hp2I gave my copies away the last time I moved – they were just so much book to haul around from apartment to apartment – so I won’t be loaning them off my shelves. And I wonder too how appealing the series would be to a hesitant young reader when they can clearly see just how long the last four books really are. Maybe only the most dedicated will undertake the quest. On the other hand, they are still so ubiquitous, and so much has been made of Harry Potter’s role in introducing reading to so many kids of a certain generation. And the series still circulates in all the libraries I’ve visited. These marks are indelible for now, and I do wonder, how indeed will HP age?

Me and Earl and the Dying Girl

by Brian Visser on April 8th, 2015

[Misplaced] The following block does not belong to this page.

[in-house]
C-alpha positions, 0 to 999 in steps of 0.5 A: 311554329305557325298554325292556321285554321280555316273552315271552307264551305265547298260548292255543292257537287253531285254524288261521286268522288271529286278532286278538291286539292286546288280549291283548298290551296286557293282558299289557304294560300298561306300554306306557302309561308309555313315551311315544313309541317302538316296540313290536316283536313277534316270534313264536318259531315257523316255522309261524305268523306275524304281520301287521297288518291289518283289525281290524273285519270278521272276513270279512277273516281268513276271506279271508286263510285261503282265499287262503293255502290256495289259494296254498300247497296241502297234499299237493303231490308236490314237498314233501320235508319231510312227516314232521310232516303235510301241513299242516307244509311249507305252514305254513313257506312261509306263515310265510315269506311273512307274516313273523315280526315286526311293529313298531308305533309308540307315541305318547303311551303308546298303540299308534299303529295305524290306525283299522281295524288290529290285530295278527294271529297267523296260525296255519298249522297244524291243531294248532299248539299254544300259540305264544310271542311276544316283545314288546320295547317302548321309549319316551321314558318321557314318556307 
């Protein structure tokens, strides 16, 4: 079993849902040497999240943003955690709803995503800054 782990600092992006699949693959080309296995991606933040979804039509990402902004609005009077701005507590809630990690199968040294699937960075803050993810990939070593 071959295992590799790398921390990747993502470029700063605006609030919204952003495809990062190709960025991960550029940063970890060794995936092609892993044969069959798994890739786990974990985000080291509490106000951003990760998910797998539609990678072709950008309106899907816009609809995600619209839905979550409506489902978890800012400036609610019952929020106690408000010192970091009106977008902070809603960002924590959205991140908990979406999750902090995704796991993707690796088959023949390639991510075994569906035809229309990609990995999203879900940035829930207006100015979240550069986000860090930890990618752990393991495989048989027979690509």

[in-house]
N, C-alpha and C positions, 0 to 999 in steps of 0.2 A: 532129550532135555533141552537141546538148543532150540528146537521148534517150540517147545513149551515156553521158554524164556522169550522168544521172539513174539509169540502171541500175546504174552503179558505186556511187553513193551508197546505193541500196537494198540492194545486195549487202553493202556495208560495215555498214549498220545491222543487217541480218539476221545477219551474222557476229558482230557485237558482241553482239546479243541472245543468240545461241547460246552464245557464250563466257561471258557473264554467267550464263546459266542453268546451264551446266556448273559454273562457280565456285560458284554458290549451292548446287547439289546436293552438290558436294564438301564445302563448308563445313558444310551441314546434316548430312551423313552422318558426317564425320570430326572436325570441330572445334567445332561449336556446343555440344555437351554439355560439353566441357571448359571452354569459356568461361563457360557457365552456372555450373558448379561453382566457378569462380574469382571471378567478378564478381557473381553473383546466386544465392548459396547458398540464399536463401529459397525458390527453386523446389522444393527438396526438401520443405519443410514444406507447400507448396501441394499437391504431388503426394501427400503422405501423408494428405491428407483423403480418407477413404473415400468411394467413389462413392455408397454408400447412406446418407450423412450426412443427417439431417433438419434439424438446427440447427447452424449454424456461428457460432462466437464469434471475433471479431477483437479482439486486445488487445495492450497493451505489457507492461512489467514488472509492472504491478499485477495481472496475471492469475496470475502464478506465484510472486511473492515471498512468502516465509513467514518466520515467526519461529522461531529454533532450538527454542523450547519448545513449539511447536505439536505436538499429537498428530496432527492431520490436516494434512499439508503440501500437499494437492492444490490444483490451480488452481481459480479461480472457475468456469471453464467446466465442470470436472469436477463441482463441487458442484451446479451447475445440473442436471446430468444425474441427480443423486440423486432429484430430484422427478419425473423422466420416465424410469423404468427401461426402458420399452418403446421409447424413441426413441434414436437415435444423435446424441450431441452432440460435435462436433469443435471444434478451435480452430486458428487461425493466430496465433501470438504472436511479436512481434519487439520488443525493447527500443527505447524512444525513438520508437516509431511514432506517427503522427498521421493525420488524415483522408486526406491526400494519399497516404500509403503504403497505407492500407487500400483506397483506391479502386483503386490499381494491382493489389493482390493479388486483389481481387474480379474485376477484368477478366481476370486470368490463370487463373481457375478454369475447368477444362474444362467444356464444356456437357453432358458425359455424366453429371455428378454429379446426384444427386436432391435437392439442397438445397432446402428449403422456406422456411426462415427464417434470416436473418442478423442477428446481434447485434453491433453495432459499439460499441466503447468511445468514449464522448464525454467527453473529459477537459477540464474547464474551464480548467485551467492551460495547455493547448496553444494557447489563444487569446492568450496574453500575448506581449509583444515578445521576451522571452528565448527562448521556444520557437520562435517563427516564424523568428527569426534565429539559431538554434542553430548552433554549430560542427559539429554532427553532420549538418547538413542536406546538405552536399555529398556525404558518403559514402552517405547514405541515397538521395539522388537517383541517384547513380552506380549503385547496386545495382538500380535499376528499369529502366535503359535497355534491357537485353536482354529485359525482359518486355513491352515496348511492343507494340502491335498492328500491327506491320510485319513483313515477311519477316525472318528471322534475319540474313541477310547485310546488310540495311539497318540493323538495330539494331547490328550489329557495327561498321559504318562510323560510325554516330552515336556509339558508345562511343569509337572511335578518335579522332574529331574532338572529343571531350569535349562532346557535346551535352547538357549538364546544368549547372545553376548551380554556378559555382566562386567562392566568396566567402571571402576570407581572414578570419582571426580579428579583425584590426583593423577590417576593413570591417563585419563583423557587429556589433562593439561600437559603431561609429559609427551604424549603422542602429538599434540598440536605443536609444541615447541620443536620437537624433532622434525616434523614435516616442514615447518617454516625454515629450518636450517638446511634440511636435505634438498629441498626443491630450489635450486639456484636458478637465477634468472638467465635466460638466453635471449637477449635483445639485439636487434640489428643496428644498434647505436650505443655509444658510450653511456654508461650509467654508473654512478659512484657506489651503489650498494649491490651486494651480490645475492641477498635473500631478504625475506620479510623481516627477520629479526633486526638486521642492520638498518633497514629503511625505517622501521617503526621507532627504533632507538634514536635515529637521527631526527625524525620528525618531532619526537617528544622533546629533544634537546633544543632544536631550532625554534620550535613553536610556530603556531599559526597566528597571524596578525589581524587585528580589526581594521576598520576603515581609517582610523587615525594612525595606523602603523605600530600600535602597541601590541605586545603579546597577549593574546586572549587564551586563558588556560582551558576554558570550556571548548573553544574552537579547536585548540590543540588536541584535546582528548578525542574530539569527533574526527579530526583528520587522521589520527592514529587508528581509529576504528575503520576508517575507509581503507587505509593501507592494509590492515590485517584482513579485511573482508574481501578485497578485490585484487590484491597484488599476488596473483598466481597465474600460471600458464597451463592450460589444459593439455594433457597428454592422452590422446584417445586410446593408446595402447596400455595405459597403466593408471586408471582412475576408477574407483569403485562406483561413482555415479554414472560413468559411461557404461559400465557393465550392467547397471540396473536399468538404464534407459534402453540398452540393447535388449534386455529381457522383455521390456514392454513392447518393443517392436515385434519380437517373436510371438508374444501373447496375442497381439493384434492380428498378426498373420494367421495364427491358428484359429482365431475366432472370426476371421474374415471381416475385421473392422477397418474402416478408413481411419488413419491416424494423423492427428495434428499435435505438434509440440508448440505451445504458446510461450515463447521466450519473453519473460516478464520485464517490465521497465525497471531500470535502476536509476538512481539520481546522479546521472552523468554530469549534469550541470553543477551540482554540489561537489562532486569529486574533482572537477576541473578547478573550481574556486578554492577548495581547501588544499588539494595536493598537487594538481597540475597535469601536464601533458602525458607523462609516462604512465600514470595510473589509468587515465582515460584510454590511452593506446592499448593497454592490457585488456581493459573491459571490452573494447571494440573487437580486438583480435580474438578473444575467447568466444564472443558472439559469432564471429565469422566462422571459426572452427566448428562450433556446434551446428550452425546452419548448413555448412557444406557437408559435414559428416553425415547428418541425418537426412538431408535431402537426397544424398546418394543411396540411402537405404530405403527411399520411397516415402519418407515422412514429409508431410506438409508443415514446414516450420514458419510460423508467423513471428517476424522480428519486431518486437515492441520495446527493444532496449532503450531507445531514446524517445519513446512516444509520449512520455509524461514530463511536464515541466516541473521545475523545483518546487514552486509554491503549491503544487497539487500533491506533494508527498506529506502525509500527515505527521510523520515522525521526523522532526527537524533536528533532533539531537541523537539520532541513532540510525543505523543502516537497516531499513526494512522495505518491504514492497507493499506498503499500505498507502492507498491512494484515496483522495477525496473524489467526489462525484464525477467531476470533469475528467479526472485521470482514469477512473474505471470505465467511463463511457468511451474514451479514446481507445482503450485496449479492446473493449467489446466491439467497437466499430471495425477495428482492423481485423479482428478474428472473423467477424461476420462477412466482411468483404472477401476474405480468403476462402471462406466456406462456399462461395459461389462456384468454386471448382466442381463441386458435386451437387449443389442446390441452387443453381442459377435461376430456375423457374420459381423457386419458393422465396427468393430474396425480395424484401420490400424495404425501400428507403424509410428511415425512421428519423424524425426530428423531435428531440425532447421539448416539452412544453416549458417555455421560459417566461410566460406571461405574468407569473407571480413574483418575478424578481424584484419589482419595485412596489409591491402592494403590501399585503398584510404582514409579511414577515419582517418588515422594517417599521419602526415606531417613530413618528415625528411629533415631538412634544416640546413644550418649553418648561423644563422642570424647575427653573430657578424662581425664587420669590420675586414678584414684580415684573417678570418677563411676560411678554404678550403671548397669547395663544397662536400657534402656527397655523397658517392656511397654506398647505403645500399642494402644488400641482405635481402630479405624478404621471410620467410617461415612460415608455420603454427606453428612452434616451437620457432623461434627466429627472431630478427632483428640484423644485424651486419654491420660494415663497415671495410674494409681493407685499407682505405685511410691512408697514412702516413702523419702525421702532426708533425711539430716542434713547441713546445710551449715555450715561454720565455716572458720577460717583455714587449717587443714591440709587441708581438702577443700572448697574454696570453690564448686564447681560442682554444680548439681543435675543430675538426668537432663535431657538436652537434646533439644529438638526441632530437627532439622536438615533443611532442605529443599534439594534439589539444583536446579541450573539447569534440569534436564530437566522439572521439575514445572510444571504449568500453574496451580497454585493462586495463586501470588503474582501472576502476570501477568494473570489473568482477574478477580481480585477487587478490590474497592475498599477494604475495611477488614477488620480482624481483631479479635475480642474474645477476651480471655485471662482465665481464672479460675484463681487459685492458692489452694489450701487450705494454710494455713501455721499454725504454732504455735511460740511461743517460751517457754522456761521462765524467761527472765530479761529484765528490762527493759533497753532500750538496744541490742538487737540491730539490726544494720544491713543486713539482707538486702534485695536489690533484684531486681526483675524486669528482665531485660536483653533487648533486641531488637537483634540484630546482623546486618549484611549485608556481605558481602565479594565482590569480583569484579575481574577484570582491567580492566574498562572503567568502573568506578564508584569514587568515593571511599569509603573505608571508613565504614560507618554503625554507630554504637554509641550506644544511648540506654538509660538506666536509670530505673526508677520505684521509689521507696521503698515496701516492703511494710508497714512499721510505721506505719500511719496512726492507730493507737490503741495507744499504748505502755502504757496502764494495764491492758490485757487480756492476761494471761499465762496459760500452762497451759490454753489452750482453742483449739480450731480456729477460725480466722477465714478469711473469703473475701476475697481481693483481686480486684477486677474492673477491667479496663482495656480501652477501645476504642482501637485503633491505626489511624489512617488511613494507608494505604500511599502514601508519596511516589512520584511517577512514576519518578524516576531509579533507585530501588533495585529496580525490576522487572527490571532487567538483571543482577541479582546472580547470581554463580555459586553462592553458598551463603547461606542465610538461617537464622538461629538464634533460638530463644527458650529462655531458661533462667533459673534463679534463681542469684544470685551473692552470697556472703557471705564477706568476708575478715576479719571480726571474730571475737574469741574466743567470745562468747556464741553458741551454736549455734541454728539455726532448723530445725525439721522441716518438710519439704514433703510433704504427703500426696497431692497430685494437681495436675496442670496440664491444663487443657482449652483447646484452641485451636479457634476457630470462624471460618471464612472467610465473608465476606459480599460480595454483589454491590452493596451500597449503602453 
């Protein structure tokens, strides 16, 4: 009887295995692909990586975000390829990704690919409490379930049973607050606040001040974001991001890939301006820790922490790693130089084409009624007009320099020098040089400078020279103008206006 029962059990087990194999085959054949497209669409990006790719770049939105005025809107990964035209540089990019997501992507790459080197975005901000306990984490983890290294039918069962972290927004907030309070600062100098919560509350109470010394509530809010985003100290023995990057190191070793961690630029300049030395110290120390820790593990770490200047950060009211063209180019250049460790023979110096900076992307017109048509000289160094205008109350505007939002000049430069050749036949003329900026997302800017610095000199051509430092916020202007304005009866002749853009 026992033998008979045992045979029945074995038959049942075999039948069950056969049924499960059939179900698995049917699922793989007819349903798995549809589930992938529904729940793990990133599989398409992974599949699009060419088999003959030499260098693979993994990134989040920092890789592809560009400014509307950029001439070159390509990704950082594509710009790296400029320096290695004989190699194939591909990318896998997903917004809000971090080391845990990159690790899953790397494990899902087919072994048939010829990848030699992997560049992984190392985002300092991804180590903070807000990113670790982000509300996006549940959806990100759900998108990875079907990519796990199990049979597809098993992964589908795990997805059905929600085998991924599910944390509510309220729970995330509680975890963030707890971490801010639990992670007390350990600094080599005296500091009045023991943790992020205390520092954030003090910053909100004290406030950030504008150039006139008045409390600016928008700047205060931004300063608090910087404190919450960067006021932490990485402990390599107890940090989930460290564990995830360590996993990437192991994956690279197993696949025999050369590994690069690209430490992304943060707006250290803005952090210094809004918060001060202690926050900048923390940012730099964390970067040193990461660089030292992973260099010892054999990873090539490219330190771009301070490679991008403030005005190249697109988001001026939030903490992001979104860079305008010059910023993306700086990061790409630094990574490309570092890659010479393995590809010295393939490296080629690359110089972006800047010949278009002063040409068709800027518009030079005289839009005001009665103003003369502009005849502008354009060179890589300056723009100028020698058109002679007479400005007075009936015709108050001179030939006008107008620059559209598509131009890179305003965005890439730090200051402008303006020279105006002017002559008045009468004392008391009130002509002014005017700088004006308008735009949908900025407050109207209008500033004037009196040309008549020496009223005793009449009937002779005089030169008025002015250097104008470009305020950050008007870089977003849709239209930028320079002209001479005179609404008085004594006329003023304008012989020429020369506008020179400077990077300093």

Me and Earl and the Dying Girl Cover Image

I’ve been pretty excited for the movie adaptation of Me and Earl and the Dying Girl by Jesse Andrews since it debuted to universally positive reviews at the Sundance Fim Festival this year.  It won both the Audience Award and the Grand Jury Prize, which are the two big awards at Sundance.  The first trailer just hit.  You can watch it here (warning: There’s a little colorful language).  The buzz is that it will be the next The Fault in Our Stars, and the book commonly came up as a TFiOS read-alike.  You can beat the rush and read the book (or eBooknow!